The APA guidelines call for the bibliography to be called the Reference List. Science Buddies has summarized some of the most common APA formats for your use: APA Format Examples.
Your teacher will probably tell you which set of guidelines to use.
On the Science Buddies website we use the following guidelines:
- APA format for online sources
- MLA format for all other sources
- APA (author, date, page) format for citations in our articles
Download and print the Science Buddies Bibliography Worksheet. Keep several copies with you and fill in the information as you do your research. When you are finished, type the information from the worksheet into a formatted bibliography using the examples listed above.
Sample BibliographiesSample Bibliography: MLA Works Cited Format
Sample Bibliography: APA Reference List Format
|What Makes a Good Bibliography?||For a Good Bibliography, You Should Answer "Yes" to Every Question|
|Have you included at least 3 sources of written information on your subject? (If you include Web pages, they should be in addition to the written sources.)||Yes / No|
|Have you included complete information to identify each of your sources (author's name, the title, the date, and where it was published)?||Yes / No|
|Have you used the proper format for each of your sources? Most teachers prefer the MLA or APA formats.||Yes / No|
|Is your Bibliography in alphabetical order, by author's last name?||Yes / No|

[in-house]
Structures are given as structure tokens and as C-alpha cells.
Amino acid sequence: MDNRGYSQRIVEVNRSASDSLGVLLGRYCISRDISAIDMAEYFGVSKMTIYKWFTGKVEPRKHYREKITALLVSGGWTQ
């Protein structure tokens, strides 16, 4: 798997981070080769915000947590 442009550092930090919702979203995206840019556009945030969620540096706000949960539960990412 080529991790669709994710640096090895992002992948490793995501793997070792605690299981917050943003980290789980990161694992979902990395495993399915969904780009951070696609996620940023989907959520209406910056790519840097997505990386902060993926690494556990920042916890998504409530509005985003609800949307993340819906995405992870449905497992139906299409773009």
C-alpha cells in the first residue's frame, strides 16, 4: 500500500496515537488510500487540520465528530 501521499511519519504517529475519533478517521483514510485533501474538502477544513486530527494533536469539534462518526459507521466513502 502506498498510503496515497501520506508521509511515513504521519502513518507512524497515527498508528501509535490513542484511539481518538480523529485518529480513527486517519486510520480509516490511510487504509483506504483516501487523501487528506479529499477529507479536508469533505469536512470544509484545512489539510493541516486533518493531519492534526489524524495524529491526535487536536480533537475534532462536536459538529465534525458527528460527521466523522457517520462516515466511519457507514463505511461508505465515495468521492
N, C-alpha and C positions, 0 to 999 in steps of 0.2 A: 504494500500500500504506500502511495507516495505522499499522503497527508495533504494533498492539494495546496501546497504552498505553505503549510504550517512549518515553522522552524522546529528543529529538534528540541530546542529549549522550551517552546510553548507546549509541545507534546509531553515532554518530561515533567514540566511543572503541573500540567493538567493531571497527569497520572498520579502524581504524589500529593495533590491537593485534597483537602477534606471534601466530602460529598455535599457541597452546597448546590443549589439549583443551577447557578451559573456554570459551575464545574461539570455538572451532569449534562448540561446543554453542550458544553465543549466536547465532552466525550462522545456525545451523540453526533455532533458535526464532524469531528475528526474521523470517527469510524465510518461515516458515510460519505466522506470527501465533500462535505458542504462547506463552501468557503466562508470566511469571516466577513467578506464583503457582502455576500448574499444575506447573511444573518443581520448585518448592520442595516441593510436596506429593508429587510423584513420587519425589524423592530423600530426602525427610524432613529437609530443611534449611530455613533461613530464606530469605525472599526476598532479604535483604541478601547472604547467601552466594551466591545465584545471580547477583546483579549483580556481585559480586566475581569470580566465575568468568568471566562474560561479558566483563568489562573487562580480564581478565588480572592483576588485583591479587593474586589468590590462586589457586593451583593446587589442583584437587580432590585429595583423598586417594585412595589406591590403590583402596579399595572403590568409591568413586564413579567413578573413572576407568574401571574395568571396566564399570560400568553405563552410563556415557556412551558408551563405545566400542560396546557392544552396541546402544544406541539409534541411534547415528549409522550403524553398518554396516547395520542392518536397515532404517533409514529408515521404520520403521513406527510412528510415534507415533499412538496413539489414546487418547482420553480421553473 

|Do you have sources of information to answer all of your research questions?||Yes / No|
MLA Works Cited Page: Basic Format
MLA (Modern Language Association) style is most commonly used to write papers and cite sources within the liberal arts and humanities. This resource, updated to reflect the MLA Handbook (8th ed.), offers examples for the general format of MLA research papers, in-text citations, endnotes/footnotes, and the Works Cited page.
Contributors: Tony Russell, Allen Brizee, Elizabeth Angeli, Russell Keck, Joshua M. Paiz, Michelle Campbell, Rodrigo Rodríguez-Fuentes, Daniel P. Kenzie, Susan Wegener, Maryam Ghafoor, Purdue OWL Staff
Last Edited: 2017-06-11 11:24:36
According to MLA style, you must have a Works Cited page at the end of your research paper. All entries in the Works Cited page must correspond to the works cited in your main text.
- Begin your Works Cited page on a separate page at the end of your research paper. It should have the same one-inch margins and last name, page number header as the rest of your paper.
- Label the page Works Cited (do not italicize the words Works Cited or put them in quotation marks) and center the words Works Cited at the top of the page.
- Double space all citations, but do not skip spaces between entries.
- Indent the second and subsequent lines of citations by 0.5 inches to create a hanging indent.